Is Binge Drinking a Feminist Issue?

Is Binge Drinking a Feminist Issue?

By Dirk Hanson 06/03/11

Drinking plays a huge role in rape and violence against women. So why aren't feminists up in arms?

 

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Kate Torgovnick over at The Frisky wants to know why bouts of extreme drinking among women aren’t considered an issue, on a par with other feminist issues like equal pay and the need for more women in government. Sound silly to you? “Extreme drinking,” writes Torgovnick, “the kind we see on Jersey Shore, the kind we know goes down on college campuses all across the country, the kind we see around us in bars on weekend nights, the kind that fueled The Hangover, the kind that inspires all those 'last night, I was so drunk' stories that people like to tell—regularly puts women in danger in the name of a good time.”

Not convinced? Torgovnick has some numbers for you: In 47% of reported rapes, both the woman and the perpetrator had been drinking. This compares to an additional 17% of cases where the perpetrator only was intoxicated, and 7% of cases where only the victim had been drinking. In light of this, the author’s conclusion makes sense: “This has me wondering if changing our culture—from one where binge drinking is allowed, normalized, and in many situations even encouraged to one where people are urged to know their limits and always have their wits about them—could lead to a significant drop in the number of women who have to endure sexual assaults.”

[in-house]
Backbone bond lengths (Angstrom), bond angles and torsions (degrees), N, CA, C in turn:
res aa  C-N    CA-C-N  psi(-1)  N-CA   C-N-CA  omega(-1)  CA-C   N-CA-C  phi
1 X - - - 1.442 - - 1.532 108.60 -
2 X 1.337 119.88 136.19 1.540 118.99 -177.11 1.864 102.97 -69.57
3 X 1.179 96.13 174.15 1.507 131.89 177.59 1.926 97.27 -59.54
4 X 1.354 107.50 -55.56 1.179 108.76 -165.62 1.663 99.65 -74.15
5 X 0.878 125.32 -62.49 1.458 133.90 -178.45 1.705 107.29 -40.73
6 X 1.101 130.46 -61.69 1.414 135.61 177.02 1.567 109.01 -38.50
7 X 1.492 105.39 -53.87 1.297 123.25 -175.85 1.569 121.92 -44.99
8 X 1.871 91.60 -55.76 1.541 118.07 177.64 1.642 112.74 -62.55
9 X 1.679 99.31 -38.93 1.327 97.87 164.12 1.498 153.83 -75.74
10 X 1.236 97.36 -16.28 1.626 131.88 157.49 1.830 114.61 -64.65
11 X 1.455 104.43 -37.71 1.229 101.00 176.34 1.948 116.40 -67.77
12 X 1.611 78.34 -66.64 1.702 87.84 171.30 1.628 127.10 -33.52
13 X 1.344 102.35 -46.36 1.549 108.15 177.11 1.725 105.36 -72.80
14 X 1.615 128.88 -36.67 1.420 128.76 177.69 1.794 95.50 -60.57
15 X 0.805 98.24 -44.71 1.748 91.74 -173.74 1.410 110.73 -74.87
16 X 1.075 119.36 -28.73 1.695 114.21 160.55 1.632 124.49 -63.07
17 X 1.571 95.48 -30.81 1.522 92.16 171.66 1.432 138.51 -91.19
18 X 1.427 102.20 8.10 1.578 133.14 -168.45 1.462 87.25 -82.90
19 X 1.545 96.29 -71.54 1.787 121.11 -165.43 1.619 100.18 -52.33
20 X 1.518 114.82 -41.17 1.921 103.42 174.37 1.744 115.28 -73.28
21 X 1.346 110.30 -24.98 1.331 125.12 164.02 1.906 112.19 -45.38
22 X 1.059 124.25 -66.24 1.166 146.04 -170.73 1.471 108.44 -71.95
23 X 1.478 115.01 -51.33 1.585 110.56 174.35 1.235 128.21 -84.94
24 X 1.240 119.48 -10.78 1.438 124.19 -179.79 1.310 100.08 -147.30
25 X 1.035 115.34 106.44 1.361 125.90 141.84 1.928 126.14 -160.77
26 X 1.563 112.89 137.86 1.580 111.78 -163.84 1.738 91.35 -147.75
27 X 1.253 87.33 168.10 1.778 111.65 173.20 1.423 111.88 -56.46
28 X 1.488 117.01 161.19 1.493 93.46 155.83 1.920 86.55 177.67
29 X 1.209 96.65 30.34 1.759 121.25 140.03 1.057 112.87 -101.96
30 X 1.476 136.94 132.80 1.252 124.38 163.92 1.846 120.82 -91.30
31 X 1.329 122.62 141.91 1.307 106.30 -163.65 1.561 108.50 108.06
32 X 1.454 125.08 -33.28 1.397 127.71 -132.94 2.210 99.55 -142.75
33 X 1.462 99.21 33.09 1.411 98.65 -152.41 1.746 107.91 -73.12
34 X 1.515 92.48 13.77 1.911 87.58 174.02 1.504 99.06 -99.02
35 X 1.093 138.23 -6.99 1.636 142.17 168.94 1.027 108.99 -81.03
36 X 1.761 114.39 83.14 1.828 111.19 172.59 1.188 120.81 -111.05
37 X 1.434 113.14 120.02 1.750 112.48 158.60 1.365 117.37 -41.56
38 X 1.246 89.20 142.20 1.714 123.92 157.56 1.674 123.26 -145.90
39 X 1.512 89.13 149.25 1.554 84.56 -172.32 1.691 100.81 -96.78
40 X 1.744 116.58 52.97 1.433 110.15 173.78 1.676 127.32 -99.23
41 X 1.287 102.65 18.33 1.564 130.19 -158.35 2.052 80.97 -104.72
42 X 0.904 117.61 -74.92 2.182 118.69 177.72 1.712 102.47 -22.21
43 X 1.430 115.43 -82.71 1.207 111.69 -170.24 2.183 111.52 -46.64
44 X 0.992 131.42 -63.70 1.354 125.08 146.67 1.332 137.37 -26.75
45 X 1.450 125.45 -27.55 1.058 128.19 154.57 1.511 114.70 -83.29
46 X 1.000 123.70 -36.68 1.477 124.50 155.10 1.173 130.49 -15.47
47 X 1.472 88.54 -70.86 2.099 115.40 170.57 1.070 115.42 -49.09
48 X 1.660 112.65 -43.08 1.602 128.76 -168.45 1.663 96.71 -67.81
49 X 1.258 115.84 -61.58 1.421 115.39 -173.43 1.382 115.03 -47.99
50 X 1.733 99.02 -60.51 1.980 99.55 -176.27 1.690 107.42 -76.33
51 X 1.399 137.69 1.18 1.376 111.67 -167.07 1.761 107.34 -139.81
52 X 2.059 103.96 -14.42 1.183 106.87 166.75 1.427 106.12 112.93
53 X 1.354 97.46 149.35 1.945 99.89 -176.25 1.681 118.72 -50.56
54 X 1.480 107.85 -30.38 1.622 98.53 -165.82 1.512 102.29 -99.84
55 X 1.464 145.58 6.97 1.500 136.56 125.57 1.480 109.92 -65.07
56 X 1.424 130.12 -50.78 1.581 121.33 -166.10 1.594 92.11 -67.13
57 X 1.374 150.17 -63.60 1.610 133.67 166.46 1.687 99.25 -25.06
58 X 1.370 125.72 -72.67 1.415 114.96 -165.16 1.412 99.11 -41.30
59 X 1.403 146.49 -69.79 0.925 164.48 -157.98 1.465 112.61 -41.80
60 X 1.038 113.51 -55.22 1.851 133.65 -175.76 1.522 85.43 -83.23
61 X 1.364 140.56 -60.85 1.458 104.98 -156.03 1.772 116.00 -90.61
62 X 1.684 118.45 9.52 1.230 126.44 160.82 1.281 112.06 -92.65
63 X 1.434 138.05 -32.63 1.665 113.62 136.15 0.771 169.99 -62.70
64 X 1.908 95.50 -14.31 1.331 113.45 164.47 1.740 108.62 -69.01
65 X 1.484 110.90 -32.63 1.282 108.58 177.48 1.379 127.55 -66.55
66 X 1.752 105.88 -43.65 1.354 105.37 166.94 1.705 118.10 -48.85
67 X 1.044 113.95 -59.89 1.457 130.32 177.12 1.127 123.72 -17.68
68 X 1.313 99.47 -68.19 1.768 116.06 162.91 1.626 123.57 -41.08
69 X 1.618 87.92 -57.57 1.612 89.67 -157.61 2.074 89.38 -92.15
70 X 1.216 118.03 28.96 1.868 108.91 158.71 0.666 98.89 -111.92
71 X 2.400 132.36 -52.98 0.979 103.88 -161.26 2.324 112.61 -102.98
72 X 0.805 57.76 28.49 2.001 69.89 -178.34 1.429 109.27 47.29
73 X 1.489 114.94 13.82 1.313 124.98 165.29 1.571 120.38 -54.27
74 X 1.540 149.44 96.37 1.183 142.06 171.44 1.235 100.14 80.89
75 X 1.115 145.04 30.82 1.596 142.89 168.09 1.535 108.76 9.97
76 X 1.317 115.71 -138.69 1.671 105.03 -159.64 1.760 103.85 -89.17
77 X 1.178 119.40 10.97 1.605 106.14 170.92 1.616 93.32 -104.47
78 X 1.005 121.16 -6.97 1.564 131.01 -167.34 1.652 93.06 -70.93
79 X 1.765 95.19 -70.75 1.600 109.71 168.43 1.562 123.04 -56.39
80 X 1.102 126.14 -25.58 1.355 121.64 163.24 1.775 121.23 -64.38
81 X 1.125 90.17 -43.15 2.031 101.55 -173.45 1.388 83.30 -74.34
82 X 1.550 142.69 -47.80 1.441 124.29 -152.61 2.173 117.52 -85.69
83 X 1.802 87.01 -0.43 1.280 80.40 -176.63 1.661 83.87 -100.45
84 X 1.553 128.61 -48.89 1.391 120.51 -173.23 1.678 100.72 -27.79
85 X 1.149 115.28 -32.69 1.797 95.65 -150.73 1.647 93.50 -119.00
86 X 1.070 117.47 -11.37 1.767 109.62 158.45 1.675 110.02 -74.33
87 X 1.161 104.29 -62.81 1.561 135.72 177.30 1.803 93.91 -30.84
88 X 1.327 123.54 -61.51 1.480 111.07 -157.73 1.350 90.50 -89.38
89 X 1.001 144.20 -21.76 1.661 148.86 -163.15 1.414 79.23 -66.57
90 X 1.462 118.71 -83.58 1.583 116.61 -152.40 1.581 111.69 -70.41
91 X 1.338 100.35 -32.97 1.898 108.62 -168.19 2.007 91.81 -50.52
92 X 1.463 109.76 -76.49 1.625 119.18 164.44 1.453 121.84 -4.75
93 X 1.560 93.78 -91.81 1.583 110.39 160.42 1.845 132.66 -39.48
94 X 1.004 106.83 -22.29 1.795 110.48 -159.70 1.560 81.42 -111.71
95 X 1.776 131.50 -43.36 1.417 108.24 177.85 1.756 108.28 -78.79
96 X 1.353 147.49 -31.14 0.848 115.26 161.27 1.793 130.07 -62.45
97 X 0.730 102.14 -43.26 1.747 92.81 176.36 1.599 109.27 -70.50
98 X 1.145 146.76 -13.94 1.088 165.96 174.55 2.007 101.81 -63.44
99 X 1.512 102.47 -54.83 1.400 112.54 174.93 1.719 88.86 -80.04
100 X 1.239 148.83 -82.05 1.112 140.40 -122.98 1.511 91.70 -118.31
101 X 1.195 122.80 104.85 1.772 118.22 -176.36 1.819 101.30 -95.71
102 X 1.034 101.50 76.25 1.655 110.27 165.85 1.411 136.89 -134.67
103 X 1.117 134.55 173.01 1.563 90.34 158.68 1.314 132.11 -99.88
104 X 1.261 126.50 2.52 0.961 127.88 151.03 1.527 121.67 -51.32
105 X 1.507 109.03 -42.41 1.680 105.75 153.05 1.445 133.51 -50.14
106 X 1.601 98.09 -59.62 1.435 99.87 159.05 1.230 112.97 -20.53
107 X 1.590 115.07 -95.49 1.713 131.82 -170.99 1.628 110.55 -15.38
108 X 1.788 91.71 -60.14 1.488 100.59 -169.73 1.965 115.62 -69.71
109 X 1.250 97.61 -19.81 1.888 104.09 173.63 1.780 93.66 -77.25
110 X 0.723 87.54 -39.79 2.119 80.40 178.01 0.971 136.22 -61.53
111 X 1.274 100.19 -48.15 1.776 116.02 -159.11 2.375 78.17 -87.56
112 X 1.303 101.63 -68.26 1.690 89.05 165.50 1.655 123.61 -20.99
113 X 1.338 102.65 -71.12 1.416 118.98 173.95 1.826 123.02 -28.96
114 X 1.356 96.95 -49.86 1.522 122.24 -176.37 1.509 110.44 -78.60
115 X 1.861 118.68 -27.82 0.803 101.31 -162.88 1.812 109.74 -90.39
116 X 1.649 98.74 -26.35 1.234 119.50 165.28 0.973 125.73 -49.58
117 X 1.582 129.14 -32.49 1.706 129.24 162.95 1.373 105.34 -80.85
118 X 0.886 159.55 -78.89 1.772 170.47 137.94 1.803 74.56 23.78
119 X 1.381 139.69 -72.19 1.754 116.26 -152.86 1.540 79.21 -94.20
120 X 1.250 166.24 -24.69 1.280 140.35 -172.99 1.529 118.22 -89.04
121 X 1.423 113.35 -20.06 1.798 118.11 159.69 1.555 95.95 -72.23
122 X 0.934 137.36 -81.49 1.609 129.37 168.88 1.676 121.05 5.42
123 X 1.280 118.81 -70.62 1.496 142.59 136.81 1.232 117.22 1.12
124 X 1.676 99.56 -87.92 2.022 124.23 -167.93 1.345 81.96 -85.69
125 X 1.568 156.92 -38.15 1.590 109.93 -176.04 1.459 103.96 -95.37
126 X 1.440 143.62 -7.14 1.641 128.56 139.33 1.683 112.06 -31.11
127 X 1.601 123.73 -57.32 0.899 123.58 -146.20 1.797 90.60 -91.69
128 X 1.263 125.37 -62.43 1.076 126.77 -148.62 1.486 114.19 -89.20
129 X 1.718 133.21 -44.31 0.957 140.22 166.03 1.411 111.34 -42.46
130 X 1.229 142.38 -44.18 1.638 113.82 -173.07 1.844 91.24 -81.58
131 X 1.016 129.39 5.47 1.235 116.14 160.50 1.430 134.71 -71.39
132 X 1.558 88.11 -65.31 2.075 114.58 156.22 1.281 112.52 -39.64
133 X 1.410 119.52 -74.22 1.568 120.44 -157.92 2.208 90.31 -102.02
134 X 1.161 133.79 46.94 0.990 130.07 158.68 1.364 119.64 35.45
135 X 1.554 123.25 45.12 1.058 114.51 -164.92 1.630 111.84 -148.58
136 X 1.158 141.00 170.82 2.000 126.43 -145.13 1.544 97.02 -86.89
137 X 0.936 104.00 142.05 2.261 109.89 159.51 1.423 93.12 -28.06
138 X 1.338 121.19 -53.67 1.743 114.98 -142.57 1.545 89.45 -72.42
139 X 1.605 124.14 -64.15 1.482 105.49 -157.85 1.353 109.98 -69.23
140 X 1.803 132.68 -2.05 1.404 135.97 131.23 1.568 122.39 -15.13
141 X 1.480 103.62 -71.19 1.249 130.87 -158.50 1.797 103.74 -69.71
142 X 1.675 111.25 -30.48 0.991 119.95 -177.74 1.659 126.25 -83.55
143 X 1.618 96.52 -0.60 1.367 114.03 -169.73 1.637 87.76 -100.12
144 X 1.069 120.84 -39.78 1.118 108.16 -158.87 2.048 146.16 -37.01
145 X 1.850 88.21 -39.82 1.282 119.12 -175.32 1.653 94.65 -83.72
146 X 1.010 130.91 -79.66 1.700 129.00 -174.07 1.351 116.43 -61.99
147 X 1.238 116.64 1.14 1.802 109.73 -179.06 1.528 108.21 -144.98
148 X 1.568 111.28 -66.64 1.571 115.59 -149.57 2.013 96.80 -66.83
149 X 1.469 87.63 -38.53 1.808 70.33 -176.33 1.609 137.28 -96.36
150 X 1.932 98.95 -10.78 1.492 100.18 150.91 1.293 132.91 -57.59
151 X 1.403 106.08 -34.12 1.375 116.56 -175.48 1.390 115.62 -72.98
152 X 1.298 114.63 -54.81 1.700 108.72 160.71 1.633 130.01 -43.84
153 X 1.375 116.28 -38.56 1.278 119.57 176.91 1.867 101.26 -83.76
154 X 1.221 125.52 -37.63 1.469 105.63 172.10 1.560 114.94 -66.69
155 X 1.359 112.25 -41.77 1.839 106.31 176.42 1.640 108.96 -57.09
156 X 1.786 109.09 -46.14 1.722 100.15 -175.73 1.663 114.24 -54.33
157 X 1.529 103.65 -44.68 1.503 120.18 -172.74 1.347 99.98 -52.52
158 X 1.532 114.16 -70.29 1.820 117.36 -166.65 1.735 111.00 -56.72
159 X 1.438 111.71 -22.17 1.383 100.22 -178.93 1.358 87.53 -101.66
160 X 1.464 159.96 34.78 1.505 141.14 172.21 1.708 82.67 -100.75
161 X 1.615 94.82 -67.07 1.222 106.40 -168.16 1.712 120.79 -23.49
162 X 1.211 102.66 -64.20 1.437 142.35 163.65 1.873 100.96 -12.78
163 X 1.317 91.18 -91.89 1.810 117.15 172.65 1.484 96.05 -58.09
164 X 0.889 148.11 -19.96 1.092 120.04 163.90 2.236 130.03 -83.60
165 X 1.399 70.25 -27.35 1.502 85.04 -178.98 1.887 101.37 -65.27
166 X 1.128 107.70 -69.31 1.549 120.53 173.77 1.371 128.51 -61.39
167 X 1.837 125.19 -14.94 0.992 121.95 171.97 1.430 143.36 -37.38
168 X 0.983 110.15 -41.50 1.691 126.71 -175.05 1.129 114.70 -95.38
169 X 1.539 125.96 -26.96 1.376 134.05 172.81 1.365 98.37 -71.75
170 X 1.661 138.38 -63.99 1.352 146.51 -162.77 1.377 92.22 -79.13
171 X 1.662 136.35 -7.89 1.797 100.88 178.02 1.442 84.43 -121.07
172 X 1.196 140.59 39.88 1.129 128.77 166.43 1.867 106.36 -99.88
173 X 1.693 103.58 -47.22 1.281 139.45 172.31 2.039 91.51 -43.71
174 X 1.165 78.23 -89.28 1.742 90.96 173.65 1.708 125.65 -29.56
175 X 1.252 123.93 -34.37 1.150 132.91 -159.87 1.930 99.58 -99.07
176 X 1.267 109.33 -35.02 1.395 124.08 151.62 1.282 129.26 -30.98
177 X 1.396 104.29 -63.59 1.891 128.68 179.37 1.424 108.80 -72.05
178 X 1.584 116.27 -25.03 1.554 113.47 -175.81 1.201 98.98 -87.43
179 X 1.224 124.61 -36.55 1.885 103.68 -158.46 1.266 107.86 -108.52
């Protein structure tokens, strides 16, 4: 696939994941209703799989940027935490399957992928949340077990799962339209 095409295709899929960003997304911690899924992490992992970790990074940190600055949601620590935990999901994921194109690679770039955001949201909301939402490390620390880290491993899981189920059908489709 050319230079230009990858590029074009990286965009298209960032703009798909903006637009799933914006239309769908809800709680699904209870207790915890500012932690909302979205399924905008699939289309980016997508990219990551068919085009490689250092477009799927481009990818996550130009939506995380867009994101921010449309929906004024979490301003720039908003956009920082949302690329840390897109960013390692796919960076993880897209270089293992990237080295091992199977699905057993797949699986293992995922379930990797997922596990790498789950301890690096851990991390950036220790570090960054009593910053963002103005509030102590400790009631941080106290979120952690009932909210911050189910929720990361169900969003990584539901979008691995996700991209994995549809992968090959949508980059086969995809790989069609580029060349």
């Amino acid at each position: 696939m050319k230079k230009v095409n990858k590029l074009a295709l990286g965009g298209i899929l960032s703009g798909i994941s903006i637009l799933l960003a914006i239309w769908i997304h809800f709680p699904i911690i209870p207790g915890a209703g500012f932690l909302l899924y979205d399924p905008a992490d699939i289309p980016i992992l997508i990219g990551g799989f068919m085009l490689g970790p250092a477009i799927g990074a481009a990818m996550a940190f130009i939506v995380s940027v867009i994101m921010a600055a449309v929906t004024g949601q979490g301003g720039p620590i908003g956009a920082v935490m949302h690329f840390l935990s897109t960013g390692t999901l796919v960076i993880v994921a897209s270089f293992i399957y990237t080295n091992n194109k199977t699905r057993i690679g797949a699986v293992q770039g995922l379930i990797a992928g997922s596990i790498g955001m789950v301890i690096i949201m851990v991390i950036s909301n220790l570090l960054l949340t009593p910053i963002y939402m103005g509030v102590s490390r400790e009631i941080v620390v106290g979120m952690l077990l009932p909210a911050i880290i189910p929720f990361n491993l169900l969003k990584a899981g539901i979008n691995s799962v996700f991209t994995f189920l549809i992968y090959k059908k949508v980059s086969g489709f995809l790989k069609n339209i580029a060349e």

So what should women do? Stop drinking, partying, and having a good time? Nothing so extreme is required, she writes. “We need to learn and stick to our own alcohol limits. We need to stop equating celebration with getting blasted…. And perhaps most importantly, when we’re out, we need to watch out for our friends and other women who may have had too much.”

Girlfriends don’t let girlfriends get stupid drunk. Sounds like a wise dictum to us.

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Dirk Hanson, MA, is a freelance science writer and the author of The Chemical Carousel: What Science Tells Us About Beating Addiction. He is also the author of The New Alchemists: Silicon Valley and the Microelectronics Revolution. He has worked as a business and science reporter for numerous magazines and trade publications including Wired, Scientific American, The Dana Foundation and more. He currently edits the Addiction Inbox blog. Email: [email protected]

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